Published by the Students of Johns Hopkins since 1896
September 25, 2022

Support local businesses, boycott Amazon

By SAM MOLLIN | September 6, 2018

When everything seems to be going against you, remember that the airplane takes off against the wind, not with it. (10)

This past Labor Day, tens of thousands of workers employed at Amazon fulfillment centers appreciated one of their few days of rest. It was doubtlessly a needed reprieve from working conditions so strict that Amazon fired a worker for seven minutes of unproductivity, forced employees to walk over 15 miles a day and caused one employee to state that [Amazon] kills you mentally and physically.

Amazon profits off of a system so inhumane that the National Council for Occupational Safety and Health placed Amazon on its list of “Dirty Dozen” employers for its failure to solve a disturbing amount of safety hazards that led to seven deaths since 2013. Yet Amazon continues to thrive, joining scores of companies that get away with blatant dehumanization and abuse of its workers. 

For Hopkins students, it’s become a necessary evil in our lives, providing everything from last minute dorm supplies to cheap textbooks. However, we must stop supporting Amazon in light of its inhumanity and take responsibility for where we put our dollars. 

Workers toil in slave-like conditions for poverty-level wages. In 2011, Amazon brutally kept the doors of its Lehigh Valley warehouse in Pennsylvania shut in 110 degrees Fahrenheit heat. Instead of helping its heat-stricken workers by giving them time off or cooling the warehouse, Amazon simply placed emergency medical technicians and paramedics outside the warehouse, knowingly subjecting its workers to dangerous working conditions. 

The Morning Call, a daily newspaper in Pennsylvania, reported that warehouse supervisors forced employees to sign papers saying their heat-related symptoms were not due to working conditions. Supervisors also threatened to fire workers who spoke to the press about poor working conditions. 

The Call also found that the Lehigh Valley warehouse operated under a system of hiring new workers, burning them out through inhumane work quotas and conditions, and then replacing them with new workers. The warehouse would also hire workers from temp firms instead of hiring workers themselves — allowing the warehouse to be shielded from lawsuits over worker mistreatment — and simply replace old workers who couldn’t work anymore.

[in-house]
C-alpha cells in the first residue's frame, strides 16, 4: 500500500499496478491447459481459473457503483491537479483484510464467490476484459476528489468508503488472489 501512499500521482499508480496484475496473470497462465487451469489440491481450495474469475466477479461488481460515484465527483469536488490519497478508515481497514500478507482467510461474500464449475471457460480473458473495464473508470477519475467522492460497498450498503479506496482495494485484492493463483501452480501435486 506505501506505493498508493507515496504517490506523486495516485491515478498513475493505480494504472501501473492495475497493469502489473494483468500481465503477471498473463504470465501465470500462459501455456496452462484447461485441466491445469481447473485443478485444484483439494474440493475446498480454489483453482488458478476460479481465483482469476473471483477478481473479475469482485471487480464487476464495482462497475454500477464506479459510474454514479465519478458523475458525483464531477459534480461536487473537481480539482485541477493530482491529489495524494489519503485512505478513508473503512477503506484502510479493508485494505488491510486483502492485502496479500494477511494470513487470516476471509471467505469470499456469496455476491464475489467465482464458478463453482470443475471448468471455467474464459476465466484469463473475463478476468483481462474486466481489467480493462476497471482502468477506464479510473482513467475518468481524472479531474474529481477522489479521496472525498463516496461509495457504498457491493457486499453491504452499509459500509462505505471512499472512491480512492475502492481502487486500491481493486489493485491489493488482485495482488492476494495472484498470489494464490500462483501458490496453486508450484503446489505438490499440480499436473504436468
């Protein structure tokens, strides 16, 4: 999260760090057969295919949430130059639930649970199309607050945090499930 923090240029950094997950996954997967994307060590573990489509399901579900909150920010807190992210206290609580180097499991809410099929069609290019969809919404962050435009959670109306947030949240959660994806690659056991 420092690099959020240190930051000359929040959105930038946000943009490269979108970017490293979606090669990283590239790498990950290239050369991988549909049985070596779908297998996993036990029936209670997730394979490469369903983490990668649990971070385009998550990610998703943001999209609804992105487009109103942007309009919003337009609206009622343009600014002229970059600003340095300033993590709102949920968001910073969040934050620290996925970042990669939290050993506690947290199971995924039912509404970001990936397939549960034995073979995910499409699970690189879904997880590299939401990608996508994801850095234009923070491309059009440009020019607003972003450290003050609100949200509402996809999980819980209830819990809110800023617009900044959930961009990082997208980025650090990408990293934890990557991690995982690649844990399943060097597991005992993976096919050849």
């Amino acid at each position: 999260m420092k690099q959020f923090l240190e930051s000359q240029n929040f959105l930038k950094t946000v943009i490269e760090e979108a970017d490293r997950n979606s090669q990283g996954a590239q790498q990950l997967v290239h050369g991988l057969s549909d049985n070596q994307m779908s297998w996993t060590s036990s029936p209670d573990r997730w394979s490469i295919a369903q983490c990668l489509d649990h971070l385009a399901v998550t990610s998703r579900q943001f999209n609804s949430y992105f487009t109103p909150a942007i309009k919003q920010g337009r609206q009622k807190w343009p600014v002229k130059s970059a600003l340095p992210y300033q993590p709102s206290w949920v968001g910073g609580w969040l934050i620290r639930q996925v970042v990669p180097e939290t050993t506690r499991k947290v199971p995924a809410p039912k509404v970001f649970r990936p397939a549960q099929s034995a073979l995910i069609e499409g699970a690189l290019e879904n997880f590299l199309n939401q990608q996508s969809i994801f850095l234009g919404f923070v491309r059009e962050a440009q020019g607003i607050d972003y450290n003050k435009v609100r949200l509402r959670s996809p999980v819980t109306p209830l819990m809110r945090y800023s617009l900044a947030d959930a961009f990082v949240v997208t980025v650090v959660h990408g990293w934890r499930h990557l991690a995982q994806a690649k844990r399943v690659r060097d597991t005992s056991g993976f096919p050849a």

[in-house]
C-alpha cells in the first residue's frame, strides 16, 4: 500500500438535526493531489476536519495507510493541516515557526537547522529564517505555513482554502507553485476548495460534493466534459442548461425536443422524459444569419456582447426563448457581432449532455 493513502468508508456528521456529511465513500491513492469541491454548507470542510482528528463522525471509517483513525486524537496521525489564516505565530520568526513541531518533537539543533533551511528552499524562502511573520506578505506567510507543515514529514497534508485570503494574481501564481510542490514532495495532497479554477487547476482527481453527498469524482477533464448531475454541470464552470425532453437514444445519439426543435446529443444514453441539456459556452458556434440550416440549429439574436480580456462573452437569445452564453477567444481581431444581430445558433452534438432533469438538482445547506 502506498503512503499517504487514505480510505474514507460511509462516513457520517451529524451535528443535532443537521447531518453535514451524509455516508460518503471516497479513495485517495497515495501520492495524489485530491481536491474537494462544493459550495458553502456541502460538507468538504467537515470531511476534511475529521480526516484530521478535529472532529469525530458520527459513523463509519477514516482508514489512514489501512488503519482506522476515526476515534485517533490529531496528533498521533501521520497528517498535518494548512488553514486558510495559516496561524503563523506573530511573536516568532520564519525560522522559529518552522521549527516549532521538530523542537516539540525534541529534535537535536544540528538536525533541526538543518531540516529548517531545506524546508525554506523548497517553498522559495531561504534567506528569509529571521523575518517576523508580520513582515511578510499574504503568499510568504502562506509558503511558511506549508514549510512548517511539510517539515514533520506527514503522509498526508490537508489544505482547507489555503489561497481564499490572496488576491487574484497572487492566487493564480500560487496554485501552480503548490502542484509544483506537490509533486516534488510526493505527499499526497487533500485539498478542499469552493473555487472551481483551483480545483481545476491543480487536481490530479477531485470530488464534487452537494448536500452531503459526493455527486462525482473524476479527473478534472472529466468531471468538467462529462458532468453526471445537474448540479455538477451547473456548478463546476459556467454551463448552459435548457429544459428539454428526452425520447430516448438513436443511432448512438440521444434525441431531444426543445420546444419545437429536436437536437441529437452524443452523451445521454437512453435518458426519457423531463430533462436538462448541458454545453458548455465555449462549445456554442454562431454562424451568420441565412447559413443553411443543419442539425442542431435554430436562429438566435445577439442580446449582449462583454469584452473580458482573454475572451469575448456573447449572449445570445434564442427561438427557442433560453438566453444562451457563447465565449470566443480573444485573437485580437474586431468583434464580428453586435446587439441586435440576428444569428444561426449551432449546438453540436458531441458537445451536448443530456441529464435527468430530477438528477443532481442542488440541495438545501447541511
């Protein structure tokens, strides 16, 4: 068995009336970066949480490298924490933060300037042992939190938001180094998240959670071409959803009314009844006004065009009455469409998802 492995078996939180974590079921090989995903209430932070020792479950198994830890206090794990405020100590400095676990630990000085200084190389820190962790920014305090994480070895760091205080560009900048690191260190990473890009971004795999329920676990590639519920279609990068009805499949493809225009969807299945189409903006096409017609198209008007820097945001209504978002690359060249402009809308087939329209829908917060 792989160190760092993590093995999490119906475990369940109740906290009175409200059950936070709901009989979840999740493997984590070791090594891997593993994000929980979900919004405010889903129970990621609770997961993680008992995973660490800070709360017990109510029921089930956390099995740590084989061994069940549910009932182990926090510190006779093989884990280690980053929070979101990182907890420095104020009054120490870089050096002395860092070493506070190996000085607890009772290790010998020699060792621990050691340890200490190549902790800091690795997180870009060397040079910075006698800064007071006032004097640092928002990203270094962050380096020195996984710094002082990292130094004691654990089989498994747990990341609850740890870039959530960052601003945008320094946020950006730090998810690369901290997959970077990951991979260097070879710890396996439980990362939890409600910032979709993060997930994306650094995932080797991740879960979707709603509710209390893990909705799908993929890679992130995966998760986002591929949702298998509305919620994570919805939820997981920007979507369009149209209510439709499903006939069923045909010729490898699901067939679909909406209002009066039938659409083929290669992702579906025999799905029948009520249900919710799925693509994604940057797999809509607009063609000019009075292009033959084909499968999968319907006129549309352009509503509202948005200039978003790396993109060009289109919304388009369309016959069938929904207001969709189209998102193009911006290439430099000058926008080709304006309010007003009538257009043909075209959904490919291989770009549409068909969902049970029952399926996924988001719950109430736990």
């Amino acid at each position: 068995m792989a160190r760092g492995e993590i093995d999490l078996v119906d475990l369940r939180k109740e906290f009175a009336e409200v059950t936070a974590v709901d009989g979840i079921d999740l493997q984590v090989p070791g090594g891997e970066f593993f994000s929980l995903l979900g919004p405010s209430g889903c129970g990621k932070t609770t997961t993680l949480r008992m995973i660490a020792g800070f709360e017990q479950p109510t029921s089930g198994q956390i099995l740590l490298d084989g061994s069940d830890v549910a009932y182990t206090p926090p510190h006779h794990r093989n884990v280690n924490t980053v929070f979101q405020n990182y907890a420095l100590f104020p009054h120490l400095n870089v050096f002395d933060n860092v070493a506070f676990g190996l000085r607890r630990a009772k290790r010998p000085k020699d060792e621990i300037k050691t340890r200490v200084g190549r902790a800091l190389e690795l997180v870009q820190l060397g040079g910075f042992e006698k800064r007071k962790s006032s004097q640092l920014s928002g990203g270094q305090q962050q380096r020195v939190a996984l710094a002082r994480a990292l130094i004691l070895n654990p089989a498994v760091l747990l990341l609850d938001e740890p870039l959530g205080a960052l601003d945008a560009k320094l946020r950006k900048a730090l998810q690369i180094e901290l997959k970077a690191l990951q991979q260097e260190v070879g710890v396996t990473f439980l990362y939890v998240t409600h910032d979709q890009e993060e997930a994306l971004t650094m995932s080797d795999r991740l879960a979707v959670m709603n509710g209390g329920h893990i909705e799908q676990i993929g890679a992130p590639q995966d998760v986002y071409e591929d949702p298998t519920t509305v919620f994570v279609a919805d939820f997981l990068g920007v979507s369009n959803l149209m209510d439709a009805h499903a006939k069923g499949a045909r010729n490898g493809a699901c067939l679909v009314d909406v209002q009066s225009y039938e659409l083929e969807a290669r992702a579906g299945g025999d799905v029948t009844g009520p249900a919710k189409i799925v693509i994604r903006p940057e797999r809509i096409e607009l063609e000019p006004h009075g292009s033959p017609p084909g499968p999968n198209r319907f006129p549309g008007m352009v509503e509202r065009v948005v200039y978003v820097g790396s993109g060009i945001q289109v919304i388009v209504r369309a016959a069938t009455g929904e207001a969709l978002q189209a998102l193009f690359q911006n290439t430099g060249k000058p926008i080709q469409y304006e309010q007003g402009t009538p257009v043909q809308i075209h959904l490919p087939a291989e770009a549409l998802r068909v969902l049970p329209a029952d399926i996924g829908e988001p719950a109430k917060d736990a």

This important expose has been corroborated by other publications, including TheStreet, The Verge, Vanity Fair and Vox, which have provided overlapping accounts of Amazon workplace cruelty. One report included Amazon forcing employees to work up to 50 hours a week under threat of being fired. Supervisors also closely monitors employees to ensure they do not even spend an extra minute on a bathroom break, leading employees to urinate in water bottles. Fifty-five percent of Amazon employees reported symptoms of depression after they had begun their jobs. 

All these reports add up to a harsh reality that to Amazon, its employees are expendable.

In response to these reports, Amazon stated that the average pay for its warehouse workers exceed $15 an hour and that its employees get full benefits. Employees also began claiming on social media that they loved their jobs.

However, these claims were misleading. Using the average pay of workers instead of the median allows higher paid warehouse workers such as supervisors to obscure the reality of what most of the employees make, allowing for the likely possibility that the more accurate median pay measure is much lower. 

Additionally, while full benefits and high pay may apply to full-time Amazon employees, this does not apply to the unknown but likely significant amount of workers hired from temp agencies that Amazon uses. Furthermore, the benefits to full-time workers don’t even matter given high turnover rates. What’s more, reporters revealed that the positive employee reviews were the result of bribes from Amazon in the form of paid vacation days and gift cards. 

If we want to change Amazon’s behavior, the time is now. All it takes is you and your wallet. Support brick-and-mortar stores that help out the local economy. If Amazon wants our money, it has to treat its workers with respect.

Sam Mollin is a sophomore majoring in Political Science and Environmental Studies from Larchmont, N.Y.

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